For myself, I generally favour maintaining the fast and Festival. But the giving of reasons is crucial here — and being prepared to see them overturned in debate. My reasons include: the Temple has still not been rebuilt; the time of the Messiah and redemption has still not arrived, and is still to be worked for; under a broad and metaphysical definition of “galut,” we all still live in a state of exile, in living in a hugely imperfect world, whether we live in Israel or Canada; and it is important to memorialize these past tragic events, not least, to minimize the chance of anything like them being repeated.
By the way, what’s your reading of Zechariah 8:19? [This is what the LORD Almighty says: “The fasts of the fourth, fifth, seventh and tenth months will become joyful and glad occasions and happy festivals for Judah. Therefore love truth and peace.”]
It speaks of four fasts becoming days of rejoicing. Does this refer to actual practice in the time of the second Temple, or to coming messianic times? Different scholars give different readings, and the debate is still open. On the first reading, if Jews of the Second Commonwealth ceased to observe these fast days, should we?
For me, such questions, such debate, are the life-blood of living as a Jew.
In a questioning spirit, Roger
I am delighted and deeply honored to have this debate, and sincerely hope it will continue to be ongoing. I think it is important to share this exchange with the community, and I have taken the liberty to share the essence of your arguments. Hopefully this will prompt others to challenge you and me and the Rabbis of old!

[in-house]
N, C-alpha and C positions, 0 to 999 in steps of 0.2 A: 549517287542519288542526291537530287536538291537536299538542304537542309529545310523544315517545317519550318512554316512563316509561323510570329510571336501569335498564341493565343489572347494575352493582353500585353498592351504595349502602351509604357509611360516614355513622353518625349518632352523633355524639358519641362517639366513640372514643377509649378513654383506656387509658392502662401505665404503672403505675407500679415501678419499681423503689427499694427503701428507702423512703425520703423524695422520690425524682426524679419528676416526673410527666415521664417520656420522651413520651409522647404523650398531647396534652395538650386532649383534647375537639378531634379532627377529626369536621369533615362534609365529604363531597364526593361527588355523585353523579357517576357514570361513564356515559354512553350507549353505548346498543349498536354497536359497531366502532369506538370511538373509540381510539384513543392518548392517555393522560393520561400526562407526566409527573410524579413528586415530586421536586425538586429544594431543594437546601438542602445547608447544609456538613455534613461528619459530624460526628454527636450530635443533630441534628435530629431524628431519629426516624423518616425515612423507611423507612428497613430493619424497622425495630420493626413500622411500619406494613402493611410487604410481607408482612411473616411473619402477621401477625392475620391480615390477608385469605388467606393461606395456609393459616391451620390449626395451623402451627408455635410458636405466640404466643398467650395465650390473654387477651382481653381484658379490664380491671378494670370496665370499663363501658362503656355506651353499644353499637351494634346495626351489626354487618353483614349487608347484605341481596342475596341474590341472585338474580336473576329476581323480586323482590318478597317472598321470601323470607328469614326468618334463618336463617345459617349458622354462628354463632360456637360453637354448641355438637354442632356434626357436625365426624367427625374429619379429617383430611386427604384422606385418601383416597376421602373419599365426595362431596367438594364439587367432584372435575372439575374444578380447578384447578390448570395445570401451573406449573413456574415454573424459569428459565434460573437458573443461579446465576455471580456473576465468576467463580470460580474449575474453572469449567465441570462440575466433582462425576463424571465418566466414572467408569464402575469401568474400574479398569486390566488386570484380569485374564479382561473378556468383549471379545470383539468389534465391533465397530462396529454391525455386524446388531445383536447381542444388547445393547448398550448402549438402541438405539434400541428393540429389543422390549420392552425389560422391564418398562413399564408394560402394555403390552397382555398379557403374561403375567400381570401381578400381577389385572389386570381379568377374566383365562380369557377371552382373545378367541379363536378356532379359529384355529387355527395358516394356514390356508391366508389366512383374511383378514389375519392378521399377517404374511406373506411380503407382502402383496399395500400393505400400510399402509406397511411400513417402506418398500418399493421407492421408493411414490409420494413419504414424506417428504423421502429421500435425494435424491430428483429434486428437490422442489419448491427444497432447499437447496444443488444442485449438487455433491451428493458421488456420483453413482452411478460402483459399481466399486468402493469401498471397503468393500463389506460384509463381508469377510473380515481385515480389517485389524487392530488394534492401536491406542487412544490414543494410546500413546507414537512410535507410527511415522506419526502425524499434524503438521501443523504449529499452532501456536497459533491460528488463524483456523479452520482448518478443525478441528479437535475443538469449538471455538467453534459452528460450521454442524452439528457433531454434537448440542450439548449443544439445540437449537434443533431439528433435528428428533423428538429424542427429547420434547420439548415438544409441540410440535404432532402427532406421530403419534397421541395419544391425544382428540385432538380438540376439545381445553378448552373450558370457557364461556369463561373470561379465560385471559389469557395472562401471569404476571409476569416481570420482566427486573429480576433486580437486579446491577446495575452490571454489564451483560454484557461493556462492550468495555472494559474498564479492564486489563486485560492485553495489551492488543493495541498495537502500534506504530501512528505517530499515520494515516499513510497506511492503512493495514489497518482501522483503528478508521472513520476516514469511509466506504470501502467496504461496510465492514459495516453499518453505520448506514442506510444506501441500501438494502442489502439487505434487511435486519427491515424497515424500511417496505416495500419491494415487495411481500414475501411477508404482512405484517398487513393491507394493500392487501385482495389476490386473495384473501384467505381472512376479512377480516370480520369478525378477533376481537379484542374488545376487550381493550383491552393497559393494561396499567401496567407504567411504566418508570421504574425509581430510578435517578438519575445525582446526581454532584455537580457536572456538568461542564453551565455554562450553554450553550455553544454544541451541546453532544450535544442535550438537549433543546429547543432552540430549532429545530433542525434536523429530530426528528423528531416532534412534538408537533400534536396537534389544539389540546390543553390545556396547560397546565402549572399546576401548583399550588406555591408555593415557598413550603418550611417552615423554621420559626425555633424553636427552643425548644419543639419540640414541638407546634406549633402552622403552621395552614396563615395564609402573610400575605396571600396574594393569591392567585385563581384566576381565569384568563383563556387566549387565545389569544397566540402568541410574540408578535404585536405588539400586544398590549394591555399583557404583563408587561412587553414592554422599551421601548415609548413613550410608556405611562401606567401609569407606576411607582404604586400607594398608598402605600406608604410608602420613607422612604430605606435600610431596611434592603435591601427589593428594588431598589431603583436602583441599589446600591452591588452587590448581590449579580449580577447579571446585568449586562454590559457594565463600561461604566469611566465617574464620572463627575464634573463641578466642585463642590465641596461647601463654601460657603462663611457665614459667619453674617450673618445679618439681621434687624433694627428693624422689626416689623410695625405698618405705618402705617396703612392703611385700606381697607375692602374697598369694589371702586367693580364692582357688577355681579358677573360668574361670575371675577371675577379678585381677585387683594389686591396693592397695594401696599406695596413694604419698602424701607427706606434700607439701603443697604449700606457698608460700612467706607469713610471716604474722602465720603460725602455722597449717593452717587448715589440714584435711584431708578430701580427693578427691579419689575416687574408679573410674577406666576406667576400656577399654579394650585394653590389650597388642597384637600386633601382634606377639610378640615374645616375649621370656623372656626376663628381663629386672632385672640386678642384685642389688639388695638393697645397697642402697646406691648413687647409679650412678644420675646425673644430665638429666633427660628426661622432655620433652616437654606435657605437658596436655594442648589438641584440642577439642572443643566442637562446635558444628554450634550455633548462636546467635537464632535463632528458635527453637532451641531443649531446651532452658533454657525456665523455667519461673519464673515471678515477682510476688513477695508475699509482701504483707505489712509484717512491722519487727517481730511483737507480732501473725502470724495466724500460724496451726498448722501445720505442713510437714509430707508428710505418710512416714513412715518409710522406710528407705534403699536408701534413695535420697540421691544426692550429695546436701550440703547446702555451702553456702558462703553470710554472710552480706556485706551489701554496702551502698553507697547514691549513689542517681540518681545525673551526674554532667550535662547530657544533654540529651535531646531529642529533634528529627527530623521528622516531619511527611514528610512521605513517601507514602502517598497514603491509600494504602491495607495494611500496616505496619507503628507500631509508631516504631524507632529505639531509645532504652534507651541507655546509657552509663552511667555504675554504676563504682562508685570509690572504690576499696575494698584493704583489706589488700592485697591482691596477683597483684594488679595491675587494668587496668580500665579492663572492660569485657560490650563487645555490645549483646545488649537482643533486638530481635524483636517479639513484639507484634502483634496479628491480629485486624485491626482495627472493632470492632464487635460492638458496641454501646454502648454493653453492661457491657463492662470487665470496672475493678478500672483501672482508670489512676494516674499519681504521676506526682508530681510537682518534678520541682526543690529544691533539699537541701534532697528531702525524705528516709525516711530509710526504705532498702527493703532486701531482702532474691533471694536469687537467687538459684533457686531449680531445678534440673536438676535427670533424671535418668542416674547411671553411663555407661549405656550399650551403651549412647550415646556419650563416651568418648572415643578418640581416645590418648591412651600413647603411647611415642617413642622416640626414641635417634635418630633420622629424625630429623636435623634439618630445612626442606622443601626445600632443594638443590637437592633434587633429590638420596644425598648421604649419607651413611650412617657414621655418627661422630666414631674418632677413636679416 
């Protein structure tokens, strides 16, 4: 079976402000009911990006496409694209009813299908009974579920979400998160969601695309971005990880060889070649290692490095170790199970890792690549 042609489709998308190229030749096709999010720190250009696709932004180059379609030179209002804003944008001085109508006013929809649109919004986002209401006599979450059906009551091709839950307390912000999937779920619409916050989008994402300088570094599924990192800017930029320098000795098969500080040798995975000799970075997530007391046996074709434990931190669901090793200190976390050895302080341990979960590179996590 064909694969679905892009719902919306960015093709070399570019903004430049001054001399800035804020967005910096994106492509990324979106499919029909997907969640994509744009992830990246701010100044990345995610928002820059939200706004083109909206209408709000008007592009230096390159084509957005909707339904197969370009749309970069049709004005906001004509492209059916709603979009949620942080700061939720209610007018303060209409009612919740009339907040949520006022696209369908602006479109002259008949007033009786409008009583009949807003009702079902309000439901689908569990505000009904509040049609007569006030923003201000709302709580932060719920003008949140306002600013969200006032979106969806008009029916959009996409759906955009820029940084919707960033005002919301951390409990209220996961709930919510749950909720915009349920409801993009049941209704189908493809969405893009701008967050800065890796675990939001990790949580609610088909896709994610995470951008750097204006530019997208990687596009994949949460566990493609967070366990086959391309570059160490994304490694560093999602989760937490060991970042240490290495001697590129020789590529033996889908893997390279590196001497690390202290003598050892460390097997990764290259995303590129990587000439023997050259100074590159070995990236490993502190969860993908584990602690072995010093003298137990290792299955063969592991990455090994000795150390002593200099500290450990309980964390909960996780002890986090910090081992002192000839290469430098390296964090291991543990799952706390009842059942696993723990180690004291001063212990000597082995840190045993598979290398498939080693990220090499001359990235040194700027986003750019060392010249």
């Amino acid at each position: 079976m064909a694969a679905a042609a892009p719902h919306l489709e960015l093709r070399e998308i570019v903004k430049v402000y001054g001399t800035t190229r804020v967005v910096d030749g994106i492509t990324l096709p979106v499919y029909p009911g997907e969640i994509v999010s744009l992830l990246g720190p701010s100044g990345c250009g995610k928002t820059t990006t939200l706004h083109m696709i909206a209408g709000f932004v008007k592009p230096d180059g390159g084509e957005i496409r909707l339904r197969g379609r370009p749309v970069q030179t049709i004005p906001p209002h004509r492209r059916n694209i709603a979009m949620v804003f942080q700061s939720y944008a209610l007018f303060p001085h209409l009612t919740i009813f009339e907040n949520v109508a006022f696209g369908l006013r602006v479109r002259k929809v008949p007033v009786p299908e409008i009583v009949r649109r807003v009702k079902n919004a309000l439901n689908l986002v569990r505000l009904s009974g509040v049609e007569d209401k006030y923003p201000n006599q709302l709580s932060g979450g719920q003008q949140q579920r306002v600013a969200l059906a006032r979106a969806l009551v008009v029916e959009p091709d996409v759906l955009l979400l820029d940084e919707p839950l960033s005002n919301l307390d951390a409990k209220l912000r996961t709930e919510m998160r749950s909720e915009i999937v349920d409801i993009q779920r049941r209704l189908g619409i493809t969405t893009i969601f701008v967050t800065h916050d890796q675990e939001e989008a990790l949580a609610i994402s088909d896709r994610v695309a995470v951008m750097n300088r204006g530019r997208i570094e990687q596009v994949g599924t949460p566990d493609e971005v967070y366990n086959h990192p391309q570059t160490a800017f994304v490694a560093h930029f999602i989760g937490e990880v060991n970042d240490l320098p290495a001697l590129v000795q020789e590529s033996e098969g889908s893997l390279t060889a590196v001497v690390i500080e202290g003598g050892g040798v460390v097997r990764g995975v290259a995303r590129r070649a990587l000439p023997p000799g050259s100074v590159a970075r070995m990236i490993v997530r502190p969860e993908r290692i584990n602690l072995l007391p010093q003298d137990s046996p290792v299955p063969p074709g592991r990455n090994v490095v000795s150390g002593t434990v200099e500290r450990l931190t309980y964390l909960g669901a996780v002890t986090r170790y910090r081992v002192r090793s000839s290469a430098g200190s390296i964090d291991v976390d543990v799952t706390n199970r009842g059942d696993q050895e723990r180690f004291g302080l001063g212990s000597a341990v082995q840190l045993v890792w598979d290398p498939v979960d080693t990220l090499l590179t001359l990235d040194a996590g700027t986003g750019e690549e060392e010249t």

Indeed how should Tisha B’Av be observed, you ask?
Tisha B’Av historically is the actual divide between the Judaism of the Bible and the Judaism of the Rabbis. We will explore this in the weeks to come G-d willing. But more than for its spiritual value Tisha B’Av also reminds us that we are still living in an unredeemed world.
The ancient Rabbis understood that Tisha B’Av was not only a Jewish-tribal lament, but bore in itself the seed of universal sorrow.
Tisha B’Av, our memorial for the burning of the two Temples, is also a time of reflection about the Burning in our own time: The burning of our earthly sanctuary with Global Warming, AIDS, Nuclear Proliferation, poverty, holocausts, and the list is endless. In our own earthquake era, when the macrocosmic earth itself is in the danger of our burning it, Tisha B’Av is truly the day of Universal Exile, what I call the Galut (exile) of Humanity.
Tisha B’Av may be especially filled with meaning personally AND individually. The somber ritual of Tisha B’Av is also for all the hearts burning with acts of personal and social self-destruction.
But G-d has not left us in utter despair. Starting with Shabbat Nachamu there are 7 Shabbatot of “Comforting”.
I like particularly Rabbi Shefa Gold’s teaching about Shabbat Nachamu. Nachamu is the deep place of comfort that God offers and we seek (see the Isaiah chapter 40 haftarah). “It is comfort so deep that we can live with the pain and discomfort — not live with other people’s pain as if it needed no healing, but live with the discomfort we bring into our own lives if we seek to make healing happen.”